You may think that institutional money managers run in herds, but that is not necessarily true. Different managers have different mandates that color their views. As well, their geographical base can also create differences in opinions in how their view their world and markets.

Barron's published its quarterly Big Money poll of institutional money managers on the weekend. The Barron's survey sample consists of US based managers. Another well known poll, the BAML Fund Manager Survey, is published monthly and surveys global institutions. A comparison of these two polls gives us a chance to find some opportunities and risks in the market.

The US equity market comprise roughly half the weight of global equity indices, and the opinions of American managers are undoubtedly important. By contrast, the BAML sample also survey shows the views of non-US managers whose opinions can, on occasion, reveal key differences. By analyzing the degree of agreement, astute investors can find opportunities, as well as understand the blind spots of each group.


A remarkable consensus
First of all, there was some remarkable agreement in the opinions of both groups. Both are bullish on equities. The Big Money poll showed a clear progression on equity bullishness.


Similarly, the BAML sample showed a similar rising level of bullishness. Normally, a bullish stampede would set off contrarian warnings of caution. However, as the chart below shows, sentiment rose in the last year from relatively low levels and they are not excessively high. Therefore it is probably too early to get cautious just yet.


The full post can be found at our new site here.







Our Sale in May event
Announcing our "Sale in May" event! Get $1 off plus an extra month free off the first year of an annual subscription*. Use the coupon code May2017 at checkout.



* Offer is only available to the first 100 to sign up and expires May 31, 2017. Subscription date extension will be made after order processing.

Sunday, April 30, 2017

Should you sell in May and go away?

Preface: Explaining our market timing models
We maintain several market timing models, each with differing time horizons. The "Ultimate Market Timing Model" is a long-term market timing model based on the research outlined in our post, Building the ultimate market timing model. This model tends to generate only a handful of signals each decade.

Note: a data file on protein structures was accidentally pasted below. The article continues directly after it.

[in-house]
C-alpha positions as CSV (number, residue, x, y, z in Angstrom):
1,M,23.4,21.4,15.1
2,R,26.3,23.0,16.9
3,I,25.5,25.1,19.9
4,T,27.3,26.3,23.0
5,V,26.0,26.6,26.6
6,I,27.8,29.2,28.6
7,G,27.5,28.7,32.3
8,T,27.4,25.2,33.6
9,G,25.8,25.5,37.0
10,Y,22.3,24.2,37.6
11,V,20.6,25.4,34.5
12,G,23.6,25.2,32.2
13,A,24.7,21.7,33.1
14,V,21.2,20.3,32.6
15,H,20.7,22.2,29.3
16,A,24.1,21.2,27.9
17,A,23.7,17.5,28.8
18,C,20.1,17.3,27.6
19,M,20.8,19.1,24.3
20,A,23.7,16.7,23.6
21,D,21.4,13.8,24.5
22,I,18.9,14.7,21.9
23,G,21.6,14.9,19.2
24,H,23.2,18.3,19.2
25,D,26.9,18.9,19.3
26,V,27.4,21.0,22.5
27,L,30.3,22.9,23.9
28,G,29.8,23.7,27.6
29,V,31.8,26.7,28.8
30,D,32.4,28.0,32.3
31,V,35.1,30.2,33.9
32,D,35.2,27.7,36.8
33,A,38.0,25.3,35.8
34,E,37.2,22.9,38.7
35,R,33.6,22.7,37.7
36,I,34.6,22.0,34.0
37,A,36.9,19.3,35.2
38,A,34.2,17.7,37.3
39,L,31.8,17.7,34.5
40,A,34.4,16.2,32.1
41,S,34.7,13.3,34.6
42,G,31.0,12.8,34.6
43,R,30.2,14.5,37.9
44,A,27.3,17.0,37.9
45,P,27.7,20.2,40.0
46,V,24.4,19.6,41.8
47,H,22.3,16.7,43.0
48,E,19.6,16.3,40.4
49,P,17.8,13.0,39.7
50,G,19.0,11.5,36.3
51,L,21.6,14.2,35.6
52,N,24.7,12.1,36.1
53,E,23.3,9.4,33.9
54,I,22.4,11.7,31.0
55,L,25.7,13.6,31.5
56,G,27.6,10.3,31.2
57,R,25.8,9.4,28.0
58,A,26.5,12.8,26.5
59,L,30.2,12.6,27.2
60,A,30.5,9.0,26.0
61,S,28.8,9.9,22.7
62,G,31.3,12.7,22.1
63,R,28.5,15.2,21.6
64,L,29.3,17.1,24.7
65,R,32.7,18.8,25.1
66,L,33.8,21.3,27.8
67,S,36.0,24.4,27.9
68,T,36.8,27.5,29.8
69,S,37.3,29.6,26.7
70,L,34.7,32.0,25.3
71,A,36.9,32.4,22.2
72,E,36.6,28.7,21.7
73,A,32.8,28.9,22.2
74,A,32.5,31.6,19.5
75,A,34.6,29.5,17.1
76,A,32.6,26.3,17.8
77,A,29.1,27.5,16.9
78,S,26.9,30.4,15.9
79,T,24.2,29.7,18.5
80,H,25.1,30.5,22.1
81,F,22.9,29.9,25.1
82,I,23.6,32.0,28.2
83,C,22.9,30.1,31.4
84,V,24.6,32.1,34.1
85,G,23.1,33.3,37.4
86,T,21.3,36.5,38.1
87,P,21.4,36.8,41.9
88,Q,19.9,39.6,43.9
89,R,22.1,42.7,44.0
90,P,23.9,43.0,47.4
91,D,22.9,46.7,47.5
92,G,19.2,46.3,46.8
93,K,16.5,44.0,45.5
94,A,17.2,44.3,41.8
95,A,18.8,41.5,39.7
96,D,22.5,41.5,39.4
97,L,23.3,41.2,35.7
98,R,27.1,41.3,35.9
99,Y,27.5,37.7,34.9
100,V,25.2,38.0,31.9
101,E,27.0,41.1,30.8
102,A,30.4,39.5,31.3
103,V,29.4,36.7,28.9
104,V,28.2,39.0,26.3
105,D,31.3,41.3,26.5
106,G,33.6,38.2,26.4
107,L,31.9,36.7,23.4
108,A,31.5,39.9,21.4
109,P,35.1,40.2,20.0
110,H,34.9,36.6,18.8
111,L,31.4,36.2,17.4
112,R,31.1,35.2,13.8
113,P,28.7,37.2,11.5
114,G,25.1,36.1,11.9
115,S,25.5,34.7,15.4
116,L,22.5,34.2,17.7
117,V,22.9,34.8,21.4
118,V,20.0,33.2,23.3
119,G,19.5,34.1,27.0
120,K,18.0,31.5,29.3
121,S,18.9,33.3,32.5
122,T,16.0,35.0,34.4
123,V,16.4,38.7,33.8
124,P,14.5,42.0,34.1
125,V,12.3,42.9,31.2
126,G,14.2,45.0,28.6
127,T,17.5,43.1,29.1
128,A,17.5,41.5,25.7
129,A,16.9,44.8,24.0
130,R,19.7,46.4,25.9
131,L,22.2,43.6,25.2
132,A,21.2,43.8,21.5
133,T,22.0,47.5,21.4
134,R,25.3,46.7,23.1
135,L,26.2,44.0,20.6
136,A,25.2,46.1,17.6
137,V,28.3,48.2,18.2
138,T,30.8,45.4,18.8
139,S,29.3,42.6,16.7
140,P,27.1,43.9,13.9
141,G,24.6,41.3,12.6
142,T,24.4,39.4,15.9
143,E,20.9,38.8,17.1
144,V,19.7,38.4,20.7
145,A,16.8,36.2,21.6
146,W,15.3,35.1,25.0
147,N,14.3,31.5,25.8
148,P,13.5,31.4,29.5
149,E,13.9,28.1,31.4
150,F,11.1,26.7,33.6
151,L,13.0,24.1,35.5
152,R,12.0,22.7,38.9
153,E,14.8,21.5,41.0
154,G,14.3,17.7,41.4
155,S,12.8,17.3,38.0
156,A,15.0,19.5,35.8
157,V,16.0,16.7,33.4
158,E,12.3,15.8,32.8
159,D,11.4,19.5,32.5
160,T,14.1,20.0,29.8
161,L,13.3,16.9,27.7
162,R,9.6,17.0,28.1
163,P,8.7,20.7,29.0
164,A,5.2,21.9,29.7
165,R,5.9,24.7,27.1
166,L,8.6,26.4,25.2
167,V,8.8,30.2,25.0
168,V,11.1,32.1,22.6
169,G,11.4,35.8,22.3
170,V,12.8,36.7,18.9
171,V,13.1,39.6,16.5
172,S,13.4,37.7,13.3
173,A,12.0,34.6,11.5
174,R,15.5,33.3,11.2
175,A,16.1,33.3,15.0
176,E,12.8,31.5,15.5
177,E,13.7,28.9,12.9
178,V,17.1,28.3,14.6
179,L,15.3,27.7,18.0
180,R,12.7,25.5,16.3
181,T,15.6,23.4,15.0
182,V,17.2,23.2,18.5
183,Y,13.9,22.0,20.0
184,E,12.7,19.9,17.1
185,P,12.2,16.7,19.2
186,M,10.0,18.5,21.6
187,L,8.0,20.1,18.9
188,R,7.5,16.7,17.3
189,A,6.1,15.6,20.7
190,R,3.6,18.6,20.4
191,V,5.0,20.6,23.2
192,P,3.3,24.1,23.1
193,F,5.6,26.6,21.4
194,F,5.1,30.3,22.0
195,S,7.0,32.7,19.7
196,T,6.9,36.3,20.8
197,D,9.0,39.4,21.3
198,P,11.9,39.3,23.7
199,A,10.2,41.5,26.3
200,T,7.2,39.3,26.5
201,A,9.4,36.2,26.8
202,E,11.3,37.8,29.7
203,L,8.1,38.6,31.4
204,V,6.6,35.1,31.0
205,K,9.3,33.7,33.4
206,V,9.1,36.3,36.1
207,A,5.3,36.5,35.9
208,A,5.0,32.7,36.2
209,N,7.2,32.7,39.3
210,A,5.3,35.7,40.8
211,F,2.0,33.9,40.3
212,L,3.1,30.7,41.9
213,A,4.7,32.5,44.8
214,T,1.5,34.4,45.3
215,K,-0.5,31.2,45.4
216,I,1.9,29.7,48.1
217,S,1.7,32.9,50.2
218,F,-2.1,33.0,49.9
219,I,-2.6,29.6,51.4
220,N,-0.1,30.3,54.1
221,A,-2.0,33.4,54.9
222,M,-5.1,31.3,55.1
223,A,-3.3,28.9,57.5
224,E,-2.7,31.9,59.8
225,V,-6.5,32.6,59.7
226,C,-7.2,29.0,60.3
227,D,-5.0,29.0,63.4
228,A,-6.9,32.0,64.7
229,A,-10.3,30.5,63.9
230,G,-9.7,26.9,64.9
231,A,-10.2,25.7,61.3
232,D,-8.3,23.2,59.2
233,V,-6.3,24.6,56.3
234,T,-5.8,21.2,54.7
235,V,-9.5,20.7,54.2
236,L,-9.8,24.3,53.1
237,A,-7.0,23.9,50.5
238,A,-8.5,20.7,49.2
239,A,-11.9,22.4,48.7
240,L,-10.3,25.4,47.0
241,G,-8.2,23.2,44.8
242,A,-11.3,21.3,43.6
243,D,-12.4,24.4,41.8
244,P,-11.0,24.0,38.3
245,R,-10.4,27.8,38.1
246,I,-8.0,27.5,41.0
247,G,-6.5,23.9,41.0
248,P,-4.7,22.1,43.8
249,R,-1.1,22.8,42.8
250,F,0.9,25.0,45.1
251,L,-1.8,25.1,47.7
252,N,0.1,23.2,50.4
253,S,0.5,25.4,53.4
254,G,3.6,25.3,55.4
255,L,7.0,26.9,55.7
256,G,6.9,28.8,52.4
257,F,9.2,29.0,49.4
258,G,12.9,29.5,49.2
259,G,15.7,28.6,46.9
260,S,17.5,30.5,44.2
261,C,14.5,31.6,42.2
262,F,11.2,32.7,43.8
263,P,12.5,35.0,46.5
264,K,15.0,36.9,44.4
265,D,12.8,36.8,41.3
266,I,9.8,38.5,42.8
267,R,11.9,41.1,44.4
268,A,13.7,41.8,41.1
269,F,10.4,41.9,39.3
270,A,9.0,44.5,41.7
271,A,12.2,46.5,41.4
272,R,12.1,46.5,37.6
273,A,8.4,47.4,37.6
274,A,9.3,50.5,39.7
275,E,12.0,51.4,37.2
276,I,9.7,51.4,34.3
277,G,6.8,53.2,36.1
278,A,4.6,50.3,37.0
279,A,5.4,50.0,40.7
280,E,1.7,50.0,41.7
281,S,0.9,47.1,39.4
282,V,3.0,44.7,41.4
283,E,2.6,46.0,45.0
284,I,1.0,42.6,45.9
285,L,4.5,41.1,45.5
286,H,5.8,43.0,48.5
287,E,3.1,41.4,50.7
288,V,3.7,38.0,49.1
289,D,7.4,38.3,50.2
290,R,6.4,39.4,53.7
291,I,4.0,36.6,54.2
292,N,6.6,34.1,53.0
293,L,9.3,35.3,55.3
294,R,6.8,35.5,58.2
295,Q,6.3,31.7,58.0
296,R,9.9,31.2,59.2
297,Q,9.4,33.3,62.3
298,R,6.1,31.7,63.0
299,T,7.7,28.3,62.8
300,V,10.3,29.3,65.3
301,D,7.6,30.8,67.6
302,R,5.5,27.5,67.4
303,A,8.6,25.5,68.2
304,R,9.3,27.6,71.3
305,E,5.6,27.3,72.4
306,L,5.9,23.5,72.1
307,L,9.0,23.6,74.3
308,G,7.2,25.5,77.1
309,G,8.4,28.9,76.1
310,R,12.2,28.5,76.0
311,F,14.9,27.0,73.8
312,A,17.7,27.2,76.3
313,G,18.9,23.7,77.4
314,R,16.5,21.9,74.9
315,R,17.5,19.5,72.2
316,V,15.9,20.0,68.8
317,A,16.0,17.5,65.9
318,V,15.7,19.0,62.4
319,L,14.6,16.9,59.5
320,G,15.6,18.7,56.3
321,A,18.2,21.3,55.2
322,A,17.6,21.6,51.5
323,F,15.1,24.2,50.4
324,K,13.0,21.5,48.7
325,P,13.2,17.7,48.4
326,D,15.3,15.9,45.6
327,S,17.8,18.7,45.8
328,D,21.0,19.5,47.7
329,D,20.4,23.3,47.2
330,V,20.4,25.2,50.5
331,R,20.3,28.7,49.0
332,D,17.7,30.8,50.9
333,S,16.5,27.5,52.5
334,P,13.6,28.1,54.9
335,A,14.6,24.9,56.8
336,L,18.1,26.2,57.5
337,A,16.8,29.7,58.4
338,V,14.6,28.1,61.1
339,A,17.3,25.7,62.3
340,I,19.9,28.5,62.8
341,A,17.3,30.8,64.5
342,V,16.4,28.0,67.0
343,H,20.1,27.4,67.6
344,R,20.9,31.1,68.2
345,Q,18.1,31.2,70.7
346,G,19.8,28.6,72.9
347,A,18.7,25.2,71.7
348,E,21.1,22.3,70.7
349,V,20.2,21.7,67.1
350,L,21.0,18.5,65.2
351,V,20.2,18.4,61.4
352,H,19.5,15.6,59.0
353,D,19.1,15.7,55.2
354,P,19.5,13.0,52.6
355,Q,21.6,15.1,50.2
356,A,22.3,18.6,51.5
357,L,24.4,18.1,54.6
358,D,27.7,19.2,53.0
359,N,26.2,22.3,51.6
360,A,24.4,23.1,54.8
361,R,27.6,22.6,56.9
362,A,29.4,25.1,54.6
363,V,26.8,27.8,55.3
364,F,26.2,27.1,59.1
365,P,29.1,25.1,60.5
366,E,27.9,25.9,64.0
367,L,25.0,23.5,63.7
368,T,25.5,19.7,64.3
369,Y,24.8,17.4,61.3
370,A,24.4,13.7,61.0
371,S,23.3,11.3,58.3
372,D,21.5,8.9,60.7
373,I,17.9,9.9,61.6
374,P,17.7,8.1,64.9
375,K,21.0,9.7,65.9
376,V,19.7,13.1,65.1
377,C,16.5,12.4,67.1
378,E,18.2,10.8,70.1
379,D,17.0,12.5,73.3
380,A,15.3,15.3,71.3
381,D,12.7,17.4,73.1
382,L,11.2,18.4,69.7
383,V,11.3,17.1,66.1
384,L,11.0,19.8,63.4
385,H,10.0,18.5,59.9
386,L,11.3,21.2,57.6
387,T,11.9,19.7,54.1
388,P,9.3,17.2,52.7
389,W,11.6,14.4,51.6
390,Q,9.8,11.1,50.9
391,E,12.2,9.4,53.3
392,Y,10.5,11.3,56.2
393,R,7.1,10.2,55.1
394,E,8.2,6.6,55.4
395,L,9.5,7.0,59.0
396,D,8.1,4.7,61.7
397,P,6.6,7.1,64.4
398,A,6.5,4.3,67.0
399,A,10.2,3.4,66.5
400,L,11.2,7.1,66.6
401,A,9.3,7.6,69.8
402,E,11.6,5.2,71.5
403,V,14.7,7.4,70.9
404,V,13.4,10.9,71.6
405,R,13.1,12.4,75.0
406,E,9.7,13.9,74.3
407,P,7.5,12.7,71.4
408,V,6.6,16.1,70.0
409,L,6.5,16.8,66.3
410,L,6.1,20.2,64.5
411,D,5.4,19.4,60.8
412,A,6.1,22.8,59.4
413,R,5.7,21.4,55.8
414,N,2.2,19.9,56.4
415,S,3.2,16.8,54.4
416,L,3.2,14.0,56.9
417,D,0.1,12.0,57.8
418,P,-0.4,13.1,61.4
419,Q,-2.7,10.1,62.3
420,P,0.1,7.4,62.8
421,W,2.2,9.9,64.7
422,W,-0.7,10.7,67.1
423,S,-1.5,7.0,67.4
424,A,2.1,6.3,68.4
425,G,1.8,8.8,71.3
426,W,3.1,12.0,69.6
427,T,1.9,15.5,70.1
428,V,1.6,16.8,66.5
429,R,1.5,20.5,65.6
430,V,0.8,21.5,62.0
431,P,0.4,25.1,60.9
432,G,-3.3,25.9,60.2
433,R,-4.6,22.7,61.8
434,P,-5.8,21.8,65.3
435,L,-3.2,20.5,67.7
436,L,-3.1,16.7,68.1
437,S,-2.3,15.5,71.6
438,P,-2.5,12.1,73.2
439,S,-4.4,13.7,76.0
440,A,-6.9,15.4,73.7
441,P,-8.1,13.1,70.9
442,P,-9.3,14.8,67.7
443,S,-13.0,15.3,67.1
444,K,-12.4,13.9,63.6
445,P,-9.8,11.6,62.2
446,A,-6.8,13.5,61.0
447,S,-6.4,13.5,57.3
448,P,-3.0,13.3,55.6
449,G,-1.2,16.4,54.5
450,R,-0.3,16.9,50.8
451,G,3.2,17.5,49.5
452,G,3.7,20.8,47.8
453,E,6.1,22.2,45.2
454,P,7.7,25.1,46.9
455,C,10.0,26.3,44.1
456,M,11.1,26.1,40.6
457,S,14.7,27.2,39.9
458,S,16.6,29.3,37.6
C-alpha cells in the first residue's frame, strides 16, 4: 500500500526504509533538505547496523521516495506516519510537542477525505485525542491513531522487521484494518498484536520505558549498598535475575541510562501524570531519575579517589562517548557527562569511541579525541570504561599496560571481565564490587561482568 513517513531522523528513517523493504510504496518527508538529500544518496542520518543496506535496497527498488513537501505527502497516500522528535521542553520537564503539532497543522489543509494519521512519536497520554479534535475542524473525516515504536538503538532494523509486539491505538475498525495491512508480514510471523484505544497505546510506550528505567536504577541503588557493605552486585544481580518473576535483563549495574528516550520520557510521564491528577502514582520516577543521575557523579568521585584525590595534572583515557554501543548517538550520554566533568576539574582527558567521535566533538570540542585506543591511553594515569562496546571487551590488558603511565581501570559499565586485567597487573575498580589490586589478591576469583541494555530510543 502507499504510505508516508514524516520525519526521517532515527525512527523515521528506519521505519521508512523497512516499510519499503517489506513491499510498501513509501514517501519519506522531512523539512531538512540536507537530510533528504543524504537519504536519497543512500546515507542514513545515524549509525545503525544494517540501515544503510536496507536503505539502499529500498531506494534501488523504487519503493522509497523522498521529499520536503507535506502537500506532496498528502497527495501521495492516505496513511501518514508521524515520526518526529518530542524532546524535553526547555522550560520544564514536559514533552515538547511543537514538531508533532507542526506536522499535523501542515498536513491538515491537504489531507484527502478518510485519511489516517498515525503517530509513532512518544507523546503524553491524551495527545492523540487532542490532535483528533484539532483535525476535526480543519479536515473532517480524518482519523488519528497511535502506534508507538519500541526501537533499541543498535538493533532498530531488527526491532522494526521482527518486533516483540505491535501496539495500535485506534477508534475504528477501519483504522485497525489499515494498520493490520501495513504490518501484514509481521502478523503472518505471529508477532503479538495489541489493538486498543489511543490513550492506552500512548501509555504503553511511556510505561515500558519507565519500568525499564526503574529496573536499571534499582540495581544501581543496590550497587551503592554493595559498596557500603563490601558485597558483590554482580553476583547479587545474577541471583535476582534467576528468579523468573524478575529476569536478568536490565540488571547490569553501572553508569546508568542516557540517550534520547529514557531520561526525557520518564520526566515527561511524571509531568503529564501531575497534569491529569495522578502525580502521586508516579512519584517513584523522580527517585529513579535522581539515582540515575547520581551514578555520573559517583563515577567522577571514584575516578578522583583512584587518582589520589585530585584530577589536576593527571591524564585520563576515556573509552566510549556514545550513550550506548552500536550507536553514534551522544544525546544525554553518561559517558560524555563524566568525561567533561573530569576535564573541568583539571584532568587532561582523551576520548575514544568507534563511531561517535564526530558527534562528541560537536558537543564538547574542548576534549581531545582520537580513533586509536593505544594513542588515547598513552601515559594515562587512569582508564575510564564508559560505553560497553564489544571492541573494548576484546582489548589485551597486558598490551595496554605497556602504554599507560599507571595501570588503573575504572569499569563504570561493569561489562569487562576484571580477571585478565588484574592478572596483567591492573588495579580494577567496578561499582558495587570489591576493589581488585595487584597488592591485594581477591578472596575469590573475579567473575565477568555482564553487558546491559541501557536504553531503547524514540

The Trend Model is an asset allocation model which applies trend following principles based on the inputs of global stock and commodity price. This model has a shorter time horizon and tends to turn over about 4-6 times a year. In essence, it seeks to answer the question, "Is the trend in the global economy expansion (bullish) or contraction (bearish)?"

My inner trader uses the trading component of the Trend Model to look for changes in the direction of the main Trend Model signal. A bullish Trend Model signal that gets less bullish is a trading "sell" signal. Conversely, a bearish Trend Model signal that gets less bearish is a trading "buy" signal. The history of actual out-of-sample (not backtested) signals of the trading model are shown by the arrows in the chart below. Past trading of the trading model has shown turnover rates of about 200% per month.



The latest signals of each model are as follows:
  • Ultimate market timing model: Buy equities*
  • Trend Model signal: Risk-on*
  • Trading model: Bullish*
* The performance chart and model readings have been delayed by a week out of respect to our paying subscribers.

Update schedule: I generally update model readings on my site on weekends and tweet mid-week observations at @humblestudent. Subscribers will also receive email notices of any changes in my trading portfolio.


Sell in May?
The adage "sell in May and go away" has been well known to traders for many years. Indeed, the chart below shows that the stock market is entering a period of weak seasonality.


Should investors heed the cautious seasonal signal and avoid stocks? Let's consider the bull and bear cases before making a decision.

The full post can be found at our new site here.



Our Sale in May event
Announcing our "Sale in May" event! Get $1 off plus an extra month free off the first year of an annual subscription*. Use the coupon code May2017 at checkout.


* Offer is only available to the first 100 to sign up and expires May 31, 2017. Subscription date extension will be made after order processing.

Wednesday, April 26, 2017

Just overbought, or a "good overbought" signal?

Mid-week market update: In the past two weeks, I have become progressively more bullish on stocks (see A capitulation bottom? and Buy signals everywhere), based on the belief that the risk/reward trade-off was tilted in favor of the bulls. Even as the market bottomed with sentiment at crowded short levels, the rebound had been unusually weak with little bullish follow-through. That pattern was broken this week when the stock market finally put together two consecutive up days.